Nobel Prize guessing game includes nod for climate activist Thunberg



STOCKHOLM, Lennart Simonsson (dpa)– Next week's 2019 Nobel Prize award announcements include the return of the literature prize after last year's postponement following a sexual assault scandal that engulfed the Swedish Academy. The prize for medicine opens the award week, and many tip Swedish teen climate activist Greta Thunberg for the peace prize.
This year's Nobel Prize announcements include a double treat for fans of literature. Laureates for both 2018 and 2019 will be announced on October 10 by the Swedish Academy, which selects the literature award.




Last year, the academy postponed the 2018 literature award announcement after a sexual assault scandal and alleged breaches of conflict-of-interest rules created a deep rift in the institution.
A shake-up of the academy ensued. It included the addition of five external members to the Nobel Committee that prepares a short list. Several members also left the academy, including poet Katarina Frostenson. Her husband, Jean-Claude Arnault, was convicted in December 2018 on two counts of rape.
Mats Malm, academy spokesman since June, described the current mood in the academy as "very constructive" during a panel discussion at the recent Gothenburg Book Fair. 
"It has been painful. There are bruises," he said of the crisis.
Unlike other prestigious literary awards, the academy does not publish its list, making guesswork tricky. The 2016 pick of US singer-songwriter Bob Dylan surprised many.
The academy has informed dpa that it considered 194 candidates for 2018, and 189 for 2019. The names - and deliberations - are sealed for 50 years.
Online betting site Unibet's top names for the literature prize were all women: Canadian author and poet Anne Carson, Caribbean-born Maryse Conde of the French overseas territory of Guadeloupe and Can Xue of China.
Other familiar names were Kenyan author Ngugi wa Thiong'o, Haruki Murakami of Japan and Margaret Atwood of Canada.
The addition of an external committee "was a good decision and could help shift focus from internal divisions in the academy," said Stefan Helgesson, professor of English at Stockholm University.
Helgesson said US-Caribbean author "Jamaica Kincaid was an obvious candidate," adding that a "drawback" might be that she writes in English, which has often been honoured. 
Conde - who in 2018 won an alternative, provisional Nobel literature prize - was another author who could be considered, he added.
Mikael van Reis, a former culture editor of the Goteborgs-Posten newspaper, said it was hard to tip the academy's picks. His personal favourites include Polish author Olga Tokarczuk, winner of the 2018 Man Booker International Prize for her novel "Flights."
"She is a very interesting author," he said, noting that Tokarczuk has been both lauded and criticized for "The Books of Jacob," a 900-page epic set in the 18th century.
The award week opens on Monday with the announcement of the medicine or physiology prize, followed by the prizes for physics on October 8, chemistry on October 9, literature on October 10, peace on October 11, and economics on October 14.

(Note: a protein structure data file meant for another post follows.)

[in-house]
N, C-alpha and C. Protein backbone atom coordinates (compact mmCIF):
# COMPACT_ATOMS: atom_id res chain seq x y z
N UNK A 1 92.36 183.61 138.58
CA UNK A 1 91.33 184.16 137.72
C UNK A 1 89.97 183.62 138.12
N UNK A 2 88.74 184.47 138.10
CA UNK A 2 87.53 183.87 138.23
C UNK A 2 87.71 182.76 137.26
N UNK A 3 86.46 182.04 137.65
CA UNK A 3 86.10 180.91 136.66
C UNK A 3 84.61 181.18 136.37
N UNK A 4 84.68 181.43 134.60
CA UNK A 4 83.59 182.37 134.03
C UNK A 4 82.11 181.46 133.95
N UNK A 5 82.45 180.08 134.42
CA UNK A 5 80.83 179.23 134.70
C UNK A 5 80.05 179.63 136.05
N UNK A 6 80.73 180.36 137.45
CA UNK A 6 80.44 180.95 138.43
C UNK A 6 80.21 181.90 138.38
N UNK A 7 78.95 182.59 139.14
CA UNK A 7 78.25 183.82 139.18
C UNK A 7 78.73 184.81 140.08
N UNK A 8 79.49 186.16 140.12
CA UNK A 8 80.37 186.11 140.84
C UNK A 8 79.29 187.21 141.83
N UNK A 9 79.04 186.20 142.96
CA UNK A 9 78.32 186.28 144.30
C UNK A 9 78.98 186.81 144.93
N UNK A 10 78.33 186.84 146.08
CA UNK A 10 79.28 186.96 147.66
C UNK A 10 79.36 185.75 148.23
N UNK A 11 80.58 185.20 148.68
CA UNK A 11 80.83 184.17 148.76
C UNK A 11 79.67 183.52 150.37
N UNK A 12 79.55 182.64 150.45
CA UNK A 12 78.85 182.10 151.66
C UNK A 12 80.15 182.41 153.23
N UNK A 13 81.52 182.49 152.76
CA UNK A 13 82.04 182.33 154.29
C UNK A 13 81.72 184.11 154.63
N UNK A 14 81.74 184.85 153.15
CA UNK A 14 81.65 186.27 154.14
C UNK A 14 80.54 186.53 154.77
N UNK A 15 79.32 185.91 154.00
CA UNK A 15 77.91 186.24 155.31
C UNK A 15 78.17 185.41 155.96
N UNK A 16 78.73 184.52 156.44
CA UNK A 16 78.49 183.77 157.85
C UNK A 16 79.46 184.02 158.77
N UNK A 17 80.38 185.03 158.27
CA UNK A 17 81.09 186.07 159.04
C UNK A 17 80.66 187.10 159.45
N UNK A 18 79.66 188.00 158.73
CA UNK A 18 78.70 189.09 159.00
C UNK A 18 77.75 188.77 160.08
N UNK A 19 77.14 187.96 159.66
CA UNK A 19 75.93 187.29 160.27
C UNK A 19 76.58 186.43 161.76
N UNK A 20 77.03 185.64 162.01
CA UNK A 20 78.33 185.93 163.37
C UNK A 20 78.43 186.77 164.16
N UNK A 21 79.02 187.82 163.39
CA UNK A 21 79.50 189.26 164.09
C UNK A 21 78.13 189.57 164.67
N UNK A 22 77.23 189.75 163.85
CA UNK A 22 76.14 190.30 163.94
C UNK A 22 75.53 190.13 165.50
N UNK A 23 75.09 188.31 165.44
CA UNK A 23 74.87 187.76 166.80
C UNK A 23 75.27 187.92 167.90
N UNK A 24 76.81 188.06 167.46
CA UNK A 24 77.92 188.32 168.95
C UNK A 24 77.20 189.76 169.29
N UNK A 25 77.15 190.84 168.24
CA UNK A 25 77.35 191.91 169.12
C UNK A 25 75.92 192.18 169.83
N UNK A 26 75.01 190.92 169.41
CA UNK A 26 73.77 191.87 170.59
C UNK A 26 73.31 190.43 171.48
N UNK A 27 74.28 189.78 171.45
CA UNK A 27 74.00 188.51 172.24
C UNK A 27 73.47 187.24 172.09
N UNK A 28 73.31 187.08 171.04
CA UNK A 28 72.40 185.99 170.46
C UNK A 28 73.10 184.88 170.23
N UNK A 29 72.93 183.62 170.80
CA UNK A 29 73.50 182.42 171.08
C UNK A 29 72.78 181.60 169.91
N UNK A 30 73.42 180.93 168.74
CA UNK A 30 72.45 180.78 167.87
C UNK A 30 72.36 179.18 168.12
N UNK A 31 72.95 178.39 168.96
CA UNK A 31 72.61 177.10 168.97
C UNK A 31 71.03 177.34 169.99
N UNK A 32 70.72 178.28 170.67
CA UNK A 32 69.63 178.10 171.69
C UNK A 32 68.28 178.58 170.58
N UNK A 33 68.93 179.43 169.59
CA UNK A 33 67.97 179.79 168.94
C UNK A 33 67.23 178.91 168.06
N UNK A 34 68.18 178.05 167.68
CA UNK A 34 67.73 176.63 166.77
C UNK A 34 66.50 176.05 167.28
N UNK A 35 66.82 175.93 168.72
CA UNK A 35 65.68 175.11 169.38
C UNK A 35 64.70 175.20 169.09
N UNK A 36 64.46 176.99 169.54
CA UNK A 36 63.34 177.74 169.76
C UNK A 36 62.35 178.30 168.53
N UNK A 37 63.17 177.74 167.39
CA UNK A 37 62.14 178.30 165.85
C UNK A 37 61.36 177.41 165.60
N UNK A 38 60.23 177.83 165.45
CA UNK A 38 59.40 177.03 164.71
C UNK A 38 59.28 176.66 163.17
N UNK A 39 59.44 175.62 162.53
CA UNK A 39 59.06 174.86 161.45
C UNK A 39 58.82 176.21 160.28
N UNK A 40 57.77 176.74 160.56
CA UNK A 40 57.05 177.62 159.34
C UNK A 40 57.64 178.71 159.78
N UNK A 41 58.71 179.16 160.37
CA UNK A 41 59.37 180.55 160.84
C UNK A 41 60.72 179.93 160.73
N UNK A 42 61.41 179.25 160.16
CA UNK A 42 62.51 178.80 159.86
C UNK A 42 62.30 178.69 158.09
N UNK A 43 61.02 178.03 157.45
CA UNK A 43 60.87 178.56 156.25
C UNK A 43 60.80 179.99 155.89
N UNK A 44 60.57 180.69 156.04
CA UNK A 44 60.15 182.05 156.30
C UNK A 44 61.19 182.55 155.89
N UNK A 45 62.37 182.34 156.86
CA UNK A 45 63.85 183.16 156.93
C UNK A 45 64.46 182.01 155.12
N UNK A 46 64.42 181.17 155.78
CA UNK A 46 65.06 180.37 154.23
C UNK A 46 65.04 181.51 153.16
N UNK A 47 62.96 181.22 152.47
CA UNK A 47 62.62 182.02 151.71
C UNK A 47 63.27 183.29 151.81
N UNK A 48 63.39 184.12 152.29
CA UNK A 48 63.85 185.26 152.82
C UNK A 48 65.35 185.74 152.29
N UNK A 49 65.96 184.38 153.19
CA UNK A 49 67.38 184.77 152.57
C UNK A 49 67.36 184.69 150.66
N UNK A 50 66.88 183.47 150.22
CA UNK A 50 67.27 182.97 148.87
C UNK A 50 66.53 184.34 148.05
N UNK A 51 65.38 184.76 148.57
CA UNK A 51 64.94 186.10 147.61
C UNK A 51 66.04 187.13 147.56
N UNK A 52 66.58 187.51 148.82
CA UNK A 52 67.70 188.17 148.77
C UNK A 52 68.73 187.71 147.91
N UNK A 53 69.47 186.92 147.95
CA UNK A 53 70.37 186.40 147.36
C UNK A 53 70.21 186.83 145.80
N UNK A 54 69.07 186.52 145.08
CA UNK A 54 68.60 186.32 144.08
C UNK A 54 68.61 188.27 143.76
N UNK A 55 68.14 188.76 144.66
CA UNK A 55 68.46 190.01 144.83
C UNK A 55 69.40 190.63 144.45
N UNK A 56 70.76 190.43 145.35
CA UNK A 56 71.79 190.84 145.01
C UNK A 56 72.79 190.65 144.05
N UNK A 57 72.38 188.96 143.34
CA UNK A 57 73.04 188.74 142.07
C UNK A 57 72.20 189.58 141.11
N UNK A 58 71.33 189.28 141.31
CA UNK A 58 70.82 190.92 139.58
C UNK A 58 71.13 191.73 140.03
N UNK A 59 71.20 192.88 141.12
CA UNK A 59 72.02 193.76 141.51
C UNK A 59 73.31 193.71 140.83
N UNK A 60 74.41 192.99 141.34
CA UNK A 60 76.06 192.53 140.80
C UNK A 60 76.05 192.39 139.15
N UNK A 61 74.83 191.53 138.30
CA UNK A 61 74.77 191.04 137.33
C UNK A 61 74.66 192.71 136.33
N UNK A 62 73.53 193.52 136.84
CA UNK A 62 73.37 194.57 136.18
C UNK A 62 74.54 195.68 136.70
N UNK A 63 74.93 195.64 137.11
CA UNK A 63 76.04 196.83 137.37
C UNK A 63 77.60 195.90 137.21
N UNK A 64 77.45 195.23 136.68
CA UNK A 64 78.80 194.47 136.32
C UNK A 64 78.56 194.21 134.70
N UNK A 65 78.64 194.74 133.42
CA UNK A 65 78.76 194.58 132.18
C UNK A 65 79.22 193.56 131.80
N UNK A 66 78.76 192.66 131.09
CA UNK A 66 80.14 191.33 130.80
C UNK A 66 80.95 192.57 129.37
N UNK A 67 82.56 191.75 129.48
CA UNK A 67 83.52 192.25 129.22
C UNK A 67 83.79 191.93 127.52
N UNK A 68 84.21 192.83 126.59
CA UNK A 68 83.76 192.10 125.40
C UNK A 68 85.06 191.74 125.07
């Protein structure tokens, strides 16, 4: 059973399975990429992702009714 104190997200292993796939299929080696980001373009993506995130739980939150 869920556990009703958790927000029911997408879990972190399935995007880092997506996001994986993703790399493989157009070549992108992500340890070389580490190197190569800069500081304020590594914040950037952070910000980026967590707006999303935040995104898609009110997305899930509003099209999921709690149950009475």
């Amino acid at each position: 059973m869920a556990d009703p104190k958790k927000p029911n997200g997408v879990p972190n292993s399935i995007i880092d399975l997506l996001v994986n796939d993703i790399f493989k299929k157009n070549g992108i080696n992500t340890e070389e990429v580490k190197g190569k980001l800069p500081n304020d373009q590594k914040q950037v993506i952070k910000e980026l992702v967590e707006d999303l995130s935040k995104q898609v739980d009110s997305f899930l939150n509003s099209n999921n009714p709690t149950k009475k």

The prizes were endowed by Swedish industrialist and dynamite inventor Alfred Nobel with the exception of the Nobel for economic sciences, which was first awarded in 1969. Each prize is worth 9 million kronor (908,000 dollars). 
The Norwegian Nobel Committee in Oslo received 301 nominations this year for the Peace Prize, the fourth-highest tally since the first award in 1901.
Judging from online bets, Swedish teen climate activist Greta Thunberg, who has inspired a global movement calling for climate action, is the top favourite.
Several researchers said they don't rule out a win for Thunberg, who at age 16 would be the youngest Nobel prize laureate ever.
"The Nobel Peace Prize Committee has honoured environmental activism in the past; the prize is not always about wars and armed conflict. I think that somehow this teenager has issued a clarion call that people have heard," said Dan Smith, director of the Stockholm International Peace Research Institute. 
Smith also mentioned US whistleblower Daniel Ellsberg, who leaked classified documents on US military involvement in Vietnam to the press in 1971, as a worthy candidate.
"I think we need whistleblowers. Democracy needs them, and [needs to] encourage future Ellsbergs by honouring him," he said.
Norwegian historian Asle Sveen, who has specialized in the history of the Peace Prize, said that Thunberg was "very likely being considered, but I think the committee will select Abiy Ahmed, the prime minister of Ethiopia."
"Ahmed secured a peace deal with Eritrea after many years of war and has launched a democratic reform process. That would be in line with Alfred Nobel's will," he said.
Peter Wallensteen, senior professor of peace and conflict research at Uppsala University, noted that Thunberg has succeeded in mobilizing young people around the world to political action.
A shortlist compiled by Henrik Urdal, who heads the Peace Research Institute in Oslo that is not affiliated with the Nobel prize, was topped by three other youth activists: Hajer Sharief of Libya, Ilwad Elman of Somalia, and Nathan Law Kwun-chung of Hong Kong.
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Tuesday, October 1st 2019
Lennart Simonsson (dpa)
           


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